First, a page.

Longtime Kansas City film producer and director Rick Cowan died of a heart attack around 2 a.m. on Monday. Cowan’s wife, Wendy Thompson, announced the news on Facebook.
The two had shared a nice evening together before he started feeling poorly, Thompson tells KCUR.
Cowan had worked in Kansas City’s film industry since arriving in town in the late 1970s.
“He was so unique, because not only was he a director and producer, he was an actor and a location manager,” says Kansas City Film Commissioner Stephane Scupham. “He was a champion for our industry, always advocating for it to be strong and to grow, for all the people in it to be working, and for all of these projects that we can have come to Kansas City.”
Cowan was an advisor to the Kansas City Film Office, and had served on the Missouri Motion Media Association board. In 2014, Scupham says, Cowan accompanied her to Jefferson City to lobby for tax incentives for filmmakers.
He spoke to lawmakers, she says, “from the point of view of somebody who is a full-time freelancer in the industry, because he knew that full-time freelancer is a real career. He was an example of somebody who does that.”
"It’s a great loss to the Kansas City film community and a deep personal loss for me," says University of Kansas film professor Kevin Willmott, who worked with Cowan on 9th Street, CSA: Confederate States of America and The Only Good Indian.
"When I first came back to start making films here, Rick was the key person I met to really help me in my travels," Willmott says. "He was just a really great producer and more than anything a great friend. We talked every day about politics and race and religion and all the things that really mattered in life. It’s rare you get to find those people and it was a real honor to get to make films with him."
Cowan was born in Macon, Missouri, and came to Kansas City in the late 1970s, Thompson says. The two met in the mid-1980s at an audition for an Independence Community Theater production of "Our Town."
“He got cast and I did not,” Thompson says. “I didn’t see him again until I was doing a show in the summer for what used to be Theater Under the Stars outside of Penn Valley Park. I was in a play that was having trouble finding enough men for the cast. He didn’t have to audition – he just walked in. We looked at each other and said, ‘I remember you.’”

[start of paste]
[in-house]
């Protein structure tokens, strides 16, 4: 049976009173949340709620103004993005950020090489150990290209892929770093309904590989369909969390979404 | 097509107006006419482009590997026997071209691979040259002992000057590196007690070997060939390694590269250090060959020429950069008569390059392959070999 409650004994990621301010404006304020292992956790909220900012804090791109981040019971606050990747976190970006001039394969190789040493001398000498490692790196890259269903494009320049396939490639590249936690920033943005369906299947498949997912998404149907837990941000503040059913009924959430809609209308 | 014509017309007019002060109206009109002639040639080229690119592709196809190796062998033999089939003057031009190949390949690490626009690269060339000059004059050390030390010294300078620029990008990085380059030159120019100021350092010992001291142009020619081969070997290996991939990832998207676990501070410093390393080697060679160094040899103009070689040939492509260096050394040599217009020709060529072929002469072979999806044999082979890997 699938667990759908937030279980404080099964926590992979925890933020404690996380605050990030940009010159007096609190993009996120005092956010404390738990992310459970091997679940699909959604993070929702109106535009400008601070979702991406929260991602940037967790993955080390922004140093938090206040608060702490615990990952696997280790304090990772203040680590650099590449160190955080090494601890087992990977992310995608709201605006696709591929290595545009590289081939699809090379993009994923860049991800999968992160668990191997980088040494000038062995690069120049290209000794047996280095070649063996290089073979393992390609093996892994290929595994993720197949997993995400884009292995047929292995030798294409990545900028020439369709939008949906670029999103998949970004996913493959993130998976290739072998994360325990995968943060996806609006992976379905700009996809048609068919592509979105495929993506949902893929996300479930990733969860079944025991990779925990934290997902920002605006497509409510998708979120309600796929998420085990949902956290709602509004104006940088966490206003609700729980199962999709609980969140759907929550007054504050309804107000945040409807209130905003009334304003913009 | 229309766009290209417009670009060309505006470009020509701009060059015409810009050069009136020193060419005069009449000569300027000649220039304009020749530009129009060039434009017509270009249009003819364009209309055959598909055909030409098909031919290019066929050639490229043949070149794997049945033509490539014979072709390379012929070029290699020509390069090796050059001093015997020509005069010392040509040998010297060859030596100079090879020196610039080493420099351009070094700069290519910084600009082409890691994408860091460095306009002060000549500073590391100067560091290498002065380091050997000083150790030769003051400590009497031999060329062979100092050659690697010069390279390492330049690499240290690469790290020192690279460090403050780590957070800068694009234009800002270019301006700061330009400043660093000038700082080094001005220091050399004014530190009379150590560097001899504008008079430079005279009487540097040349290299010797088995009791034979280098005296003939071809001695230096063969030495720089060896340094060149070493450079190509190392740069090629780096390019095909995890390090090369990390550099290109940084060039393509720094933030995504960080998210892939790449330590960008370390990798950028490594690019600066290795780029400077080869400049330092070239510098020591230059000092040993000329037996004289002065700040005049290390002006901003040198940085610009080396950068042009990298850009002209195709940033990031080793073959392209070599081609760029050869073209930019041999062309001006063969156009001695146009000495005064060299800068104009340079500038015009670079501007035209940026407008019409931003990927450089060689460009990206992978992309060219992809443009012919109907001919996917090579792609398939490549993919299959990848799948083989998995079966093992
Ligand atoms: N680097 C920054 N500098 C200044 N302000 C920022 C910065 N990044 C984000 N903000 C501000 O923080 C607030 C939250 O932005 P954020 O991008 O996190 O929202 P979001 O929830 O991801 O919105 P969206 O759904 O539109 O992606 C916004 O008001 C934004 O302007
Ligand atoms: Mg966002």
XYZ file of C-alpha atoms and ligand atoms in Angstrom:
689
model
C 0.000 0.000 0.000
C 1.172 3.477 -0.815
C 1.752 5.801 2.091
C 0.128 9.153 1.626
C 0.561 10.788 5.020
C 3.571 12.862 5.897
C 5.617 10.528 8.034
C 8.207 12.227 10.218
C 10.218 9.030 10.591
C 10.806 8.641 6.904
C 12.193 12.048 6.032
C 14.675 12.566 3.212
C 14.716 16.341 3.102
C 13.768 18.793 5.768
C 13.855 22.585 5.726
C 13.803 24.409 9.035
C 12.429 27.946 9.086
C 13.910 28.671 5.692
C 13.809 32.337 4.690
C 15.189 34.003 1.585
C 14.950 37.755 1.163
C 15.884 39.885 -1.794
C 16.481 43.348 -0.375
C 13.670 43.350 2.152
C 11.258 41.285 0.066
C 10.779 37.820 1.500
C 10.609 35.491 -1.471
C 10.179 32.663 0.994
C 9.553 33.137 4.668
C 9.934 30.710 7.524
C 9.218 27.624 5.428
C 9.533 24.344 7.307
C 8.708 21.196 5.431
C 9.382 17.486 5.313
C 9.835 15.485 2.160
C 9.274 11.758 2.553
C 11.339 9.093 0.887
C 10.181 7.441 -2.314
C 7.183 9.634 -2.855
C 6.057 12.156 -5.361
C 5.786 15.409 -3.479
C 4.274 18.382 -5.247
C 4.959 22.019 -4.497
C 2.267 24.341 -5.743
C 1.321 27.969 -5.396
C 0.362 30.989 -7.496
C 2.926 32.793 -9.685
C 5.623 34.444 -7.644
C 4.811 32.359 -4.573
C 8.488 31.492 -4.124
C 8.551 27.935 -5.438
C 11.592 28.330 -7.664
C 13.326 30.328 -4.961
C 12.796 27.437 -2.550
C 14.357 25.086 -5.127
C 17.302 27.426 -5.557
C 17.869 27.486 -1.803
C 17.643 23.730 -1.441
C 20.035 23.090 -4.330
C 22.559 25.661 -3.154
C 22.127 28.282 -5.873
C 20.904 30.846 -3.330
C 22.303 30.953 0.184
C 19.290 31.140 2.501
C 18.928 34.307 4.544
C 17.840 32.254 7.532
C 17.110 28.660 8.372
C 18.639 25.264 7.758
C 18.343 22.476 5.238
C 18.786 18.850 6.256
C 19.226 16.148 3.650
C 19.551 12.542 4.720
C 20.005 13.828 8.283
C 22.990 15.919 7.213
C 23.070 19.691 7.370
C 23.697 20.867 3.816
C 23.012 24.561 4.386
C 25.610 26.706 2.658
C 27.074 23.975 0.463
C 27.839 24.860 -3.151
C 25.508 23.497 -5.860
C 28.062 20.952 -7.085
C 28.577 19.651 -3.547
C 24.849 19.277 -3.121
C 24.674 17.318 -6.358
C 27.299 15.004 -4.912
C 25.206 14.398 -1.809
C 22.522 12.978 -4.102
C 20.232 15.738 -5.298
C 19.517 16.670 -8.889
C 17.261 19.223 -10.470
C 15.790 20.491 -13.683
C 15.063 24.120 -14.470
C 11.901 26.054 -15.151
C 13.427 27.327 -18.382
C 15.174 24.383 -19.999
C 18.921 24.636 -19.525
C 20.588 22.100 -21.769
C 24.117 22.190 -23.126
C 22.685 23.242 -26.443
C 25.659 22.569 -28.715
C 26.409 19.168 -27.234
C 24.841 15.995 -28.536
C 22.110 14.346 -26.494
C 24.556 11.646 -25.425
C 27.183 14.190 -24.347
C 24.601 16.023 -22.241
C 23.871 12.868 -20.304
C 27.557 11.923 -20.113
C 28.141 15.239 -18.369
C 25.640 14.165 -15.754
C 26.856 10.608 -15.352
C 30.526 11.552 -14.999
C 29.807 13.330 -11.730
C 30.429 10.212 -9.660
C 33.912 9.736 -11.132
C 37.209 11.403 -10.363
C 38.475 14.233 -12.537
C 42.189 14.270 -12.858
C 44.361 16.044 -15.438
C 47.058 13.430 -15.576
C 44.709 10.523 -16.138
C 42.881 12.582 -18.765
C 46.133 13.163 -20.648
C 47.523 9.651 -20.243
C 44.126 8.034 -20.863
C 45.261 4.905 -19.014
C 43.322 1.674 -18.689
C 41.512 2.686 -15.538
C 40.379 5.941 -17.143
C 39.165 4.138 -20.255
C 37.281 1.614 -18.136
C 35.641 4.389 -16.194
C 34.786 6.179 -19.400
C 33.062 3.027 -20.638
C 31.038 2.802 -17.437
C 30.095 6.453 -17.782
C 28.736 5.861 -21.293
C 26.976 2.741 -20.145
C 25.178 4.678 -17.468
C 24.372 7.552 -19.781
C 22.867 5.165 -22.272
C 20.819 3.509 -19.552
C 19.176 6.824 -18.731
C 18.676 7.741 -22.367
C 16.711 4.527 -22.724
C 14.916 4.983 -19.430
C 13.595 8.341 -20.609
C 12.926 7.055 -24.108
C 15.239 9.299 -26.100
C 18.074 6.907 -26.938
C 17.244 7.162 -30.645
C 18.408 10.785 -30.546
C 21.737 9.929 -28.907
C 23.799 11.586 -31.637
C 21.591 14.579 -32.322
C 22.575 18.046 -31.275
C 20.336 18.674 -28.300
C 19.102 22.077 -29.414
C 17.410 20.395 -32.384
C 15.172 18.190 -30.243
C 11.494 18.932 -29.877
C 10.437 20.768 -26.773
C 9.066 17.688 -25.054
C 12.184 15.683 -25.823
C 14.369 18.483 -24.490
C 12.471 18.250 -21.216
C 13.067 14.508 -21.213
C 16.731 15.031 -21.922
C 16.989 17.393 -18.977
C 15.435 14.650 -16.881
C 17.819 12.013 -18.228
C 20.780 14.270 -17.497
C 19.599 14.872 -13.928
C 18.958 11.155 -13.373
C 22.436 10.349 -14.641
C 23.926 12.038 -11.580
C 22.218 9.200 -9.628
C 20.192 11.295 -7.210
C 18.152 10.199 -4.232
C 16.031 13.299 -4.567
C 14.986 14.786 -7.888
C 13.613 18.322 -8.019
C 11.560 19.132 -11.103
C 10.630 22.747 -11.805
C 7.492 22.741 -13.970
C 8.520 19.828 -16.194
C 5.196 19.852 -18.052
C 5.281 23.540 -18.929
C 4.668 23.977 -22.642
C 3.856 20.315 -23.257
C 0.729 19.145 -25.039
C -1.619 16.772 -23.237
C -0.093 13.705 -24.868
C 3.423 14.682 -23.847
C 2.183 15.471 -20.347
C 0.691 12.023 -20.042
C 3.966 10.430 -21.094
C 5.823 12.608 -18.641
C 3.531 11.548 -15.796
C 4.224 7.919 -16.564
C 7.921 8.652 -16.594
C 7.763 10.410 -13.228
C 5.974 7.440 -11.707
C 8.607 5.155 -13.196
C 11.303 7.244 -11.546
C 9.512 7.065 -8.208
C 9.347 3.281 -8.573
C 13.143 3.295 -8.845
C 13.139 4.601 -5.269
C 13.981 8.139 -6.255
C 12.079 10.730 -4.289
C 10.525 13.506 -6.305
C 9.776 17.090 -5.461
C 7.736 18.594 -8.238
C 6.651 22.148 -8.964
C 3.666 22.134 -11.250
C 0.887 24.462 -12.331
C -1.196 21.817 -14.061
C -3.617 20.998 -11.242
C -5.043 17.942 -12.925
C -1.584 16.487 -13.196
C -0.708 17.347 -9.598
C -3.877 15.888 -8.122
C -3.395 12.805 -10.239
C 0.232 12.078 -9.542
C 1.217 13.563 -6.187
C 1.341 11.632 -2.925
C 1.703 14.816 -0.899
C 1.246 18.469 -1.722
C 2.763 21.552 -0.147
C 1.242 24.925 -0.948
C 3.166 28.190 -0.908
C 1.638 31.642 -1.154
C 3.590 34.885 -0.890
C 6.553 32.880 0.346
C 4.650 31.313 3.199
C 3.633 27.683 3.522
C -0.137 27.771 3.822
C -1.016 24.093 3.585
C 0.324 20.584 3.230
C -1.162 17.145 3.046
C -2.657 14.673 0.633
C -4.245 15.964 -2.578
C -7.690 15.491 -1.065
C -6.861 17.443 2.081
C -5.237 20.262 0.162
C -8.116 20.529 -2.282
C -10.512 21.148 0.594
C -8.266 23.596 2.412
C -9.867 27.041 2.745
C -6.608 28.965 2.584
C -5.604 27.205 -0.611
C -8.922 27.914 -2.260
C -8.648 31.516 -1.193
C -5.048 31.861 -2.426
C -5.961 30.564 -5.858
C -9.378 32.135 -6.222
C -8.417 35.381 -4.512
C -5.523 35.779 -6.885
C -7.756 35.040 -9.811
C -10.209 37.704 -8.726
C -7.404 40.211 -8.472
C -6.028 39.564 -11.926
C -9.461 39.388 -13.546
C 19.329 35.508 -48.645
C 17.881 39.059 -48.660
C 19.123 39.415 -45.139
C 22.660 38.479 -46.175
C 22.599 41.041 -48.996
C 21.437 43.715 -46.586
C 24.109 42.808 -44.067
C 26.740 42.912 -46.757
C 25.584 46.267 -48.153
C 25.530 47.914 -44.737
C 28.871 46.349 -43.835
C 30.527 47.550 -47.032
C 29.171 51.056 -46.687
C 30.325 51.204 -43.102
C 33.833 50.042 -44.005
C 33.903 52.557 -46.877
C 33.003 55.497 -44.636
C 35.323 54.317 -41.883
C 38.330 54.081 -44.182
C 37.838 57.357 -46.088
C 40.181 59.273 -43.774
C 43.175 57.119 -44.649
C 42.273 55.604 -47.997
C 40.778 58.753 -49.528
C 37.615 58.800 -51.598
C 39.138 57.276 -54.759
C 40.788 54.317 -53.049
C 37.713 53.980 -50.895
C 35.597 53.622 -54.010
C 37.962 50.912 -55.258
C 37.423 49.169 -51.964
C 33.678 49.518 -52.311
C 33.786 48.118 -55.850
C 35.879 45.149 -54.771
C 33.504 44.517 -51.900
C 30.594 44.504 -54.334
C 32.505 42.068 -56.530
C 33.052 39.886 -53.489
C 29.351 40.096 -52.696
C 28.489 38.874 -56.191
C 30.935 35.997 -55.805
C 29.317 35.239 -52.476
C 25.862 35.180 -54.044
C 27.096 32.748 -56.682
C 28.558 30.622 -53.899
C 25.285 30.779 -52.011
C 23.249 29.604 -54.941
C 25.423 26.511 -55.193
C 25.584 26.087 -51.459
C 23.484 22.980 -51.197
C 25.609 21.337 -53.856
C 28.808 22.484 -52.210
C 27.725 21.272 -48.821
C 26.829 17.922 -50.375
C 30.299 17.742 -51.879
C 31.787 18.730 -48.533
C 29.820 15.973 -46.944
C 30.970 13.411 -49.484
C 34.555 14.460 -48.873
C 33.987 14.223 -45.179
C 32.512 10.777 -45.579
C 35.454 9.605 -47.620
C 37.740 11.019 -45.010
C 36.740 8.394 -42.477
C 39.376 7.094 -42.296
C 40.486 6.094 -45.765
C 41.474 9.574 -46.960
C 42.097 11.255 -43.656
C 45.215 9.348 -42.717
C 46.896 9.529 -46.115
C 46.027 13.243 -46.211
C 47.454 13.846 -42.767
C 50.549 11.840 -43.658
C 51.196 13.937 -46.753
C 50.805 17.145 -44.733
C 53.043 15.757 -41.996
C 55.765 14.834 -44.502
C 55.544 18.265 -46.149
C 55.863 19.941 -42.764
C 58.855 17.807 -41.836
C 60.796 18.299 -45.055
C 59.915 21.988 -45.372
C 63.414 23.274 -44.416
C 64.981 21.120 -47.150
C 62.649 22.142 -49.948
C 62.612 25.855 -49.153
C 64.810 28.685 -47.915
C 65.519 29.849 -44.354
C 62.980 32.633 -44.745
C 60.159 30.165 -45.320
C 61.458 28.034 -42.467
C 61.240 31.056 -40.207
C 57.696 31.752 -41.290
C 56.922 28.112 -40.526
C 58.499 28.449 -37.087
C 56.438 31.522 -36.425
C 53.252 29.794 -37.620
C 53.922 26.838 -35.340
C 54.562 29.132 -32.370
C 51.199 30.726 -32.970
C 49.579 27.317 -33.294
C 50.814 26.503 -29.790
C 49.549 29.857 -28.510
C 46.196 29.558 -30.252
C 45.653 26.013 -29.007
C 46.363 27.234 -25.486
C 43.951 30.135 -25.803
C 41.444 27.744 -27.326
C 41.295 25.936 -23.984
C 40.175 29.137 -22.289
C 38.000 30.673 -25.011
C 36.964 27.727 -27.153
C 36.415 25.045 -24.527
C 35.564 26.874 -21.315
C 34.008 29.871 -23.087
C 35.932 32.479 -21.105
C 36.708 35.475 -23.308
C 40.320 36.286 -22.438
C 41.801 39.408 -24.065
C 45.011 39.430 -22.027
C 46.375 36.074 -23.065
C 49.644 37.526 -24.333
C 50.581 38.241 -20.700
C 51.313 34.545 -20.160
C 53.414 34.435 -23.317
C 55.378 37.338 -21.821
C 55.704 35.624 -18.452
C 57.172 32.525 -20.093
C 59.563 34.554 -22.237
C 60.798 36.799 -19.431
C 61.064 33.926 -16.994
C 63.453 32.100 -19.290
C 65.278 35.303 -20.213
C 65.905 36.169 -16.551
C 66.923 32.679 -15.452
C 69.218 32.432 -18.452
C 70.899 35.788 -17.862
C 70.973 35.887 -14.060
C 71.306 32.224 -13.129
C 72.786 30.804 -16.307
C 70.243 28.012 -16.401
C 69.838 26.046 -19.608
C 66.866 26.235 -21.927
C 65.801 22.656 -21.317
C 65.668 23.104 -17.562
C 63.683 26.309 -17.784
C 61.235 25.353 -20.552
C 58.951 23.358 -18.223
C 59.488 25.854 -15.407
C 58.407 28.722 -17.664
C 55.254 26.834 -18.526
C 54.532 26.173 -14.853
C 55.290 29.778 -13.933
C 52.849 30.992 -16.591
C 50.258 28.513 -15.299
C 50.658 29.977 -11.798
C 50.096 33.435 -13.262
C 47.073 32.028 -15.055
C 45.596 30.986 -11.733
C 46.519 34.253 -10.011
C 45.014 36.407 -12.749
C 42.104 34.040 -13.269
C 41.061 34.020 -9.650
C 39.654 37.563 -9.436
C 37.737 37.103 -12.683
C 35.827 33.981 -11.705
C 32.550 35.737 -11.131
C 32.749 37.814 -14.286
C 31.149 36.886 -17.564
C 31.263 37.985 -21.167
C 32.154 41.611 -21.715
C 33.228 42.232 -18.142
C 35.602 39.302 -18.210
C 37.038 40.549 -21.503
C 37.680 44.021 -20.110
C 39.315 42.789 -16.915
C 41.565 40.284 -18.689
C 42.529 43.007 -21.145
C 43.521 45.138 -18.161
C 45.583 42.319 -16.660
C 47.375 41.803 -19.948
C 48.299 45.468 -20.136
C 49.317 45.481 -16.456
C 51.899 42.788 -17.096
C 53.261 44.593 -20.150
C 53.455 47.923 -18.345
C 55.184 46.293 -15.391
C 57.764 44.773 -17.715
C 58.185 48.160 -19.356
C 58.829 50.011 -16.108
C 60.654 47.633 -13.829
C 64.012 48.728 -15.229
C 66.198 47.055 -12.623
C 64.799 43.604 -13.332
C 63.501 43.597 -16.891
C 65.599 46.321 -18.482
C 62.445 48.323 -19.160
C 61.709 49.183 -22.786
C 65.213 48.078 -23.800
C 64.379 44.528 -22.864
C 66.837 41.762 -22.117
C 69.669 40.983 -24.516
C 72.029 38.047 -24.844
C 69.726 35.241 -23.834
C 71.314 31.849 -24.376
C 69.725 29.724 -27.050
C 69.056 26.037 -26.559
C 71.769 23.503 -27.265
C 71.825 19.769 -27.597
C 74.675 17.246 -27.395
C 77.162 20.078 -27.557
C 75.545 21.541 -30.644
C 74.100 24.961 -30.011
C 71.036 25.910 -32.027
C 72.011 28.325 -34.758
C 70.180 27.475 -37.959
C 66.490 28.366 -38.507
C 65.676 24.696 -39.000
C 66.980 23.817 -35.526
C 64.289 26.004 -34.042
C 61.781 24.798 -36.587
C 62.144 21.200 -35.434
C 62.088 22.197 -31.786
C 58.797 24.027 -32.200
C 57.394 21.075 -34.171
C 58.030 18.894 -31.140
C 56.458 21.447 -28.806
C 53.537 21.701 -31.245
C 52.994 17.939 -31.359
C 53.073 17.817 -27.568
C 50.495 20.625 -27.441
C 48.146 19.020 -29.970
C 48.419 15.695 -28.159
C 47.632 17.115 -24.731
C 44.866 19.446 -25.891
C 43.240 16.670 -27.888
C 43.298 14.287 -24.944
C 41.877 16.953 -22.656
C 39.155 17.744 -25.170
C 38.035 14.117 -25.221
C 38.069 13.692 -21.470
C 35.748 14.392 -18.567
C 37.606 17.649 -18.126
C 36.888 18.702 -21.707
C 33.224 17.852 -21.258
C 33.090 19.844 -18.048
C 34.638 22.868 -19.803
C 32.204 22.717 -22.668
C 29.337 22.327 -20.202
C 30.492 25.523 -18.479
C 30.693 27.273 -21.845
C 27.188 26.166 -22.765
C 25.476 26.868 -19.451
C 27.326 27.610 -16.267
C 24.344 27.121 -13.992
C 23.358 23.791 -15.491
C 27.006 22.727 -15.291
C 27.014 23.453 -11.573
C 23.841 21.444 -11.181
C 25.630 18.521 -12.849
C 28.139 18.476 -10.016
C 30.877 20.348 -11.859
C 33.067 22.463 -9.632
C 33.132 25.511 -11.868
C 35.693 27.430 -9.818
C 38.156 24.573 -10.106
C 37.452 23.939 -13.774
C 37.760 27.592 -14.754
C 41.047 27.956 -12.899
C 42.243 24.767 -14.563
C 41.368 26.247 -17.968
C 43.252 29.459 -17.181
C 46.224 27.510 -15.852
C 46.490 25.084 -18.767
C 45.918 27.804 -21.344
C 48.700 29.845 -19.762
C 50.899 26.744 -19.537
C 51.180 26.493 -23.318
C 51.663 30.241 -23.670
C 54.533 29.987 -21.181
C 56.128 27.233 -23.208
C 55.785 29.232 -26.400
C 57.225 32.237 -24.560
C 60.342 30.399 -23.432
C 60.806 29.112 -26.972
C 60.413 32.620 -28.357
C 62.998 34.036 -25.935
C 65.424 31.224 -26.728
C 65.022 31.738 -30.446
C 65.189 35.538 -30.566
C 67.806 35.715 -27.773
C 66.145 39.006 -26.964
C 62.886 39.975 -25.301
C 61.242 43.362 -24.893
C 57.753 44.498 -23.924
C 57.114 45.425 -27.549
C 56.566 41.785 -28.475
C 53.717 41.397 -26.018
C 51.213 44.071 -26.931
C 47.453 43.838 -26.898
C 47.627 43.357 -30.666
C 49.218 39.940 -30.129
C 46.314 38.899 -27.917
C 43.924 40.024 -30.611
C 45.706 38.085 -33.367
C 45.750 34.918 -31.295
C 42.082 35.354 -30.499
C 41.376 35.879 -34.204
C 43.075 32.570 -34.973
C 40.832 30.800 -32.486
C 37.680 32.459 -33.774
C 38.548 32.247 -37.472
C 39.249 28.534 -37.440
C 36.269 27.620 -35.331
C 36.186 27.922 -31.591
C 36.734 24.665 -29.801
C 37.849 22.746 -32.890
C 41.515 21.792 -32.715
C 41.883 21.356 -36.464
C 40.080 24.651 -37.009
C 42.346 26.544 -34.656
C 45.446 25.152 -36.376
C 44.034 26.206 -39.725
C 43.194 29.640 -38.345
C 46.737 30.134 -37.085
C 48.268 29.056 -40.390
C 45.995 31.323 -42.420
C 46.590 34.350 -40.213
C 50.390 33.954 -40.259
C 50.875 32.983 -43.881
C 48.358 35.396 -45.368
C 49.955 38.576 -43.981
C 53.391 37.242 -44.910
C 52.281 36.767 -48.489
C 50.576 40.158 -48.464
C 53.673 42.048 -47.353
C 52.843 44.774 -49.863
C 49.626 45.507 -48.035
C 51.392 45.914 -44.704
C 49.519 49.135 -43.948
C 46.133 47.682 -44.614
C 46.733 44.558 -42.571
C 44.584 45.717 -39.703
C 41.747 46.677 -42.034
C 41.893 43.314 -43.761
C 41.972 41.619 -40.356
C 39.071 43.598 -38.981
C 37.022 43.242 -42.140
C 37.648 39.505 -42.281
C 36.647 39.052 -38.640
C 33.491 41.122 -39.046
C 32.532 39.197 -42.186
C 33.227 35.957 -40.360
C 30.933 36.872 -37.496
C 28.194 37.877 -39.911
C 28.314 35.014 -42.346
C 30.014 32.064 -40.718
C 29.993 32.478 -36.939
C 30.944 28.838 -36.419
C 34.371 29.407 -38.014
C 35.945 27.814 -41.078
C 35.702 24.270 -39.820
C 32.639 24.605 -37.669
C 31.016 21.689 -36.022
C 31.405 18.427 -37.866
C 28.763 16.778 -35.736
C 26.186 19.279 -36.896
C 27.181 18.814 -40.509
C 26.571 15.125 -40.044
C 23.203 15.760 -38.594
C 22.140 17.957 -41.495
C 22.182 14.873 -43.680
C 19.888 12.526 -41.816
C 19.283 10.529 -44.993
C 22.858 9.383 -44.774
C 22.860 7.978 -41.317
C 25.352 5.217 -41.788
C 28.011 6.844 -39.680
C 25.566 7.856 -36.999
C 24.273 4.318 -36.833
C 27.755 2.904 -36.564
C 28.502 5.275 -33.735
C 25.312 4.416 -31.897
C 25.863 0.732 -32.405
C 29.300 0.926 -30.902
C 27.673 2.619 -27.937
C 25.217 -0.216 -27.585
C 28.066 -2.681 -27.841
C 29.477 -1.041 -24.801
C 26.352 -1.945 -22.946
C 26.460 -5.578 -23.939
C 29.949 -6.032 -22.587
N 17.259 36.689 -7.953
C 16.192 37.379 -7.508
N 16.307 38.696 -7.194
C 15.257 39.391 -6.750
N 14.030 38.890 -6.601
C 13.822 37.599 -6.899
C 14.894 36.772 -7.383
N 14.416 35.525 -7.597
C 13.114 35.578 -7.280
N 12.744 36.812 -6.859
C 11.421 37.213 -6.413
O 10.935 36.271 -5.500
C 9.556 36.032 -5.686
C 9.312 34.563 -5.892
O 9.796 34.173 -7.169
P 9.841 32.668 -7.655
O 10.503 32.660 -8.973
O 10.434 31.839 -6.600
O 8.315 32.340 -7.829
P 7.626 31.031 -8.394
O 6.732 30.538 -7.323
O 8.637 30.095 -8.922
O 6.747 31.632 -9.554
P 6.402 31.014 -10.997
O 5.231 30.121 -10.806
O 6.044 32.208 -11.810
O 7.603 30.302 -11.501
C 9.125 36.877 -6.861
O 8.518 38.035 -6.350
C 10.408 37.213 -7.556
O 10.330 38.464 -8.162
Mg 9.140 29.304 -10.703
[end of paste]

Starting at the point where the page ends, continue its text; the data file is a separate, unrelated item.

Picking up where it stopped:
They started dating when the show was over, and the two proceeded on parallel career paths in Kansas City’s creative community, Cowan with his film work and Thompson as the creator and owner of The Mystery Train dinner theater company.
“We were pretty good about bouncing creative ideas off of each other, he was a support person, another voice, another opinion,” Thompson says. “Rick was an incredibly smart man.”
Publicly, Thompson notes, “he was very irreverent, always had a great sense of humor. He was just a charming man – anybody will tell you that.”
But she jokes about what he was like at home.
“I always tell people, ‘You think he’s a great guy until you live with him. But he’s the main source of inspiration when I’m trying to figure out how to kill people in my next play!’ He’d laugh about that but sometimes the urge was there! He was a little OCD about a lot of things. He had his quirks and wanted to have control of things, which is why he was a really good producer. And very talented. He had a very artistic eye and was very articulate.”
Besides their common interest in the theater and entertainment, the two developed a love for travel.
He had recently been working on a series of commercials, Thompson says, but had a quiet summer.
“He kind of had hit a little lull and we were planning on taking a trip to Africa next month,” she says. “We’d taken a lot of trips and they’d been great. Africa was on his bucket list.”
Now, there’ll be a “wrap party,” she says.
“That’s one thing he said: I just want one big party when I go.”
Until those details are finalized, more formal services have been scheduled for Monday, August 15 at White Chapel Funeral Home, 6600 NE Antioch Road, Gladstone, Missouri, 64119. Visitation will be from 2 to 5 p.m. with a life celebration beginning at 5.
C.J. Janovy is an arts reporter for KCUR 89.3. You can find her on Twitter, @cjjanovy.